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Sports

Does cheerleading matter to Jewish women?

The National Collegiate Athletic Association is considering a proposal to recognize competitive cheerleading as an emerging sport, a step towards legitimacy as a championship sport. Anyone who has seen competitive cheerleading (and the injuries cheerleaders often sustain) can understand why; it’s a physically demanding and dangerous version of gymnastics where people perform flips and handstands not on a balance beam, but on top of a human pyramid.

Rusty Kanokogi, 1935 - 2009

Put me in a jar with Rena "Rusty" Kanokogi, give it a few shakes and pull me out. I'd never again be boring, weak, uncaring or humorless. I would have a lasting coating of spunk, tirelessness, compassion and fervor. I would be indomitable, unforgettable and endearing to everyone but the foot-dragging powers-that-be who oppose me.

Rena Kanokogi, pushing 70, has been called many things, but is most known as the first lady of women's judo worldwide. Thank goodness she's somehow finding time in her frenetic schedule to chronicle her journey.

Navah Paskowitz-Walther: The Jewish Mother of Surfing’s First Family

Knowing Navah Paskowitz-Walther today as a San Fernando Valley stay-at-home mom who is active in her synagogue and children’s Jewish day school, it is hard to believe that, as a child, she lived a peripatetic existence in a 24-foot camper.

Laura Spector's Olympic debut

Two years ago we cheered on swimmer Dara Torres, fencer Sada Jacobson, marathoner Deena Kastor, and pole Vaulter Jillian Schwartz at the 2008 Olympics in Beijing. This year, only one Jewish American woman is competing in the Vancouver Olympic games, and in one of the more interesting events. Laura Spector made her Olympic debut in Vancouver, competing in the women's biathlon, a combination of cross-country skiing and rifle shooting.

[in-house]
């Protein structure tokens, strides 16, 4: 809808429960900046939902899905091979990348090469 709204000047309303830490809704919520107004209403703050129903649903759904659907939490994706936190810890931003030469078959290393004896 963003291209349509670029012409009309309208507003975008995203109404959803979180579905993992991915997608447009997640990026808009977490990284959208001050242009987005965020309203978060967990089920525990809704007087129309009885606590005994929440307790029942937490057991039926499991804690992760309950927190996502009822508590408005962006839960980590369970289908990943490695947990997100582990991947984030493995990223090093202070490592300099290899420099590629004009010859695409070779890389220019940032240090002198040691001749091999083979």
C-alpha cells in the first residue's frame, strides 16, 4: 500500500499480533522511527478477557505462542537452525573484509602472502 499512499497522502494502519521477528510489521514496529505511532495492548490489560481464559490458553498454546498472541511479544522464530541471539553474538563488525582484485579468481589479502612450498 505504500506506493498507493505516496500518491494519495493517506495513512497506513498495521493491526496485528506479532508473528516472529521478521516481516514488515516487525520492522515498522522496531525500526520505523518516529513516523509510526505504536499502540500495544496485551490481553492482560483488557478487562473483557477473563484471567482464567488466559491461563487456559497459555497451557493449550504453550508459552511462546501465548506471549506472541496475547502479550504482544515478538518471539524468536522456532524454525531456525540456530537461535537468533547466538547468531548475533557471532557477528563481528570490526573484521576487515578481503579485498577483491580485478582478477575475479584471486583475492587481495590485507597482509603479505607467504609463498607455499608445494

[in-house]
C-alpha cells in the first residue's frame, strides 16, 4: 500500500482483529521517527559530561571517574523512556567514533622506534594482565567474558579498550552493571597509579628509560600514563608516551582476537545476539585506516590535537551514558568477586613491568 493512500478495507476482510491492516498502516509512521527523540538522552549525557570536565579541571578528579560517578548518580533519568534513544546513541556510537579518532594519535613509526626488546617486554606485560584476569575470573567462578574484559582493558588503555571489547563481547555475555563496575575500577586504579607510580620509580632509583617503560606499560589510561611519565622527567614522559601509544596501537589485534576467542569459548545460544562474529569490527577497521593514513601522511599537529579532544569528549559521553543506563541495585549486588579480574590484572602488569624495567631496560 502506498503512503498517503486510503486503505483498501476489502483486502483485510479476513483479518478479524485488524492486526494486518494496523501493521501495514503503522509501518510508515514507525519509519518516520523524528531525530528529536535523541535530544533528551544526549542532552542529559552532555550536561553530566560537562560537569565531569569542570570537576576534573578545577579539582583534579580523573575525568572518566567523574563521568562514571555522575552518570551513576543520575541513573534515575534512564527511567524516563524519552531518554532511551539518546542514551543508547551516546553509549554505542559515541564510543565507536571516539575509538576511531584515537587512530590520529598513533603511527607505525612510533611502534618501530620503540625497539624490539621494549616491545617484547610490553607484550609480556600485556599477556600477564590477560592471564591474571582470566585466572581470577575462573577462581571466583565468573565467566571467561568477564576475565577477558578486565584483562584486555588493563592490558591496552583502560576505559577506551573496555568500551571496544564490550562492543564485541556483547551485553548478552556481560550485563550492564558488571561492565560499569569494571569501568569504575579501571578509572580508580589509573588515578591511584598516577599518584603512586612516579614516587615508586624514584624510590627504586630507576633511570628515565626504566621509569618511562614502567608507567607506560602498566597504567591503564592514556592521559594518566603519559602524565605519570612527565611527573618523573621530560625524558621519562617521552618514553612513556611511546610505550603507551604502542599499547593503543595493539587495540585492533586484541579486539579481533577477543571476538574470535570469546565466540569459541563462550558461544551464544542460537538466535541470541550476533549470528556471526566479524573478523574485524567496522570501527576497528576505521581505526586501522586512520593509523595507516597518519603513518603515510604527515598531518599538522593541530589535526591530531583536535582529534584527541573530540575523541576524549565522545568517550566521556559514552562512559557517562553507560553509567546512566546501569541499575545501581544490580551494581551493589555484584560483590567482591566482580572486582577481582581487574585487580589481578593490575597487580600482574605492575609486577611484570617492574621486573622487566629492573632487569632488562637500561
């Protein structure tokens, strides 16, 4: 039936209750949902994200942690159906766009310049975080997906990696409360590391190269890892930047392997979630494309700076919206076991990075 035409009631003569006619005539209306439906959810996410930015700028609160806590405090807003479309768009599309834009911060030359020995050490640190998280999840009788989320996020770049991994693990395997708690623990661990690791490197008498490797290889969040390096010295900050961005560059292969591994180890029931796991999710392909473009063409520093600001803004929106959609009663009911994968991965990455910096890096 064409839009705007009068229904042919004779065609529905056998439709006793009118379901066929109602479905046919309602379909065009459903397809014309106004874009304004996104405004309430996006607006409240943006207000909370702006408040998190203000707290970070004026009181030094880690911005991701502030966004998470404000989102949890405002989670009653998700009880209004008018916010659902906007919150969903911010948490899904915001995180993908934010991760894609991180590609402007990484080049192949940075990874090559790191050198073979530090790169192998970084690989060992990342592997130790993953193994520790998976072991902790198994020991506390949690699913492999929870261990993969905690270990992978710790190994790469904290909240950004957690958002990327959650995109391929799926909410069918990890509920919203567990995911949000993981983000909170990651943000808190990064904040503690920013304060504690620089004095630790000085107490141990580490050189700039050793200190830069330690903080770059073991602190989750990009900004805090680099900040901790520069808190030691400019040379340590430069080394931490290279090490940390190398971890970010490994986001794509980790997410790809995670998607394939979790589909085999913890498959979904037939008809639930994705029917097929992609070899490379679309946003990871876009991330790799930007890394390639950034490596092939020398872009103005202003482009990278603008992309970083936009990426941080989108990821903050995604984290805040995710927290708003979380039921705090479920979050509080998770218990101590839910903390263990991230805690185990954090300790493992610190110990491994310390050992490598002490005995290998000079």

The decade's best Jewish athlete?

Last week the Jewish Chronicle asked us to nominate the most important Jewish person in sports over the last decade.  They suggested Israeli footballer Yossi Benayoun, European judo champion Arik Ze’evi, tennis star Andy Ram, and American swimmer Jason Lezak.  Tablet magazine picked up on the story, and added Red Sox first baseman Kevin Youkilis to the list. Excuse me, but where are the Jewish women athletes? Have they been invisible for the past ten years?  Considering the Associated Press' recent nomination of two horses for "Female Athlete of the Year," maybe so.

Women’s basketball pioneer Nancy Lieberman becomes the first woman to coach a NBA D-League men’s basketball team

November 4, 2009

Nancy Lieberman, the first woman to play professional basketball in a men’s league, becomes the first woman to coach a professional men’s basketball team.

Bobbie Rosenfeld

During the workday, Canadian Olympic medalist Fanny "Bobbie" Rosenfeld was a stenographer in a Toronto chocolate factory. It was only on evenings and weekends that she had time to resume her role as the "world's best girl athlete." On any given day she could be seen winning softball games before crowds of thousands, breaking national and international track records or leading an ice hockey or basketball team to a league championship.

Swimmer Dara Torres qualifies for fourth Olympics

August 10, 2000

At the U.S. Olympic trials, swimmer Dara Torres qualified to compete in her fourth Olympics in Sydney, Australia. Eight years later, Torres made history again by competing in her fifth Olympics in Beijing.

Lillian Copeland wins Olympic gold

August 2, 1932

Lillian Copeland won an Olympic gold medal in discus. At the previous Olympics, in 1928, she had won the silver in the same event. Her 1932 toss set a new world record.

Bobbie Rosenfeld goes for the gold

July 31, 1928

Canadian Bobbie Rosenfeld won an Olympic silver medal in the 100-meter race. The 1928 Olympics, held in Amsterdam, were the first in which women were allowed to compete in track & field events.

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How to cite this page

Jewish Women's Archive. "Sports." (Viewed on December 11, 2017) <https://jwa.org/topics/sports>.

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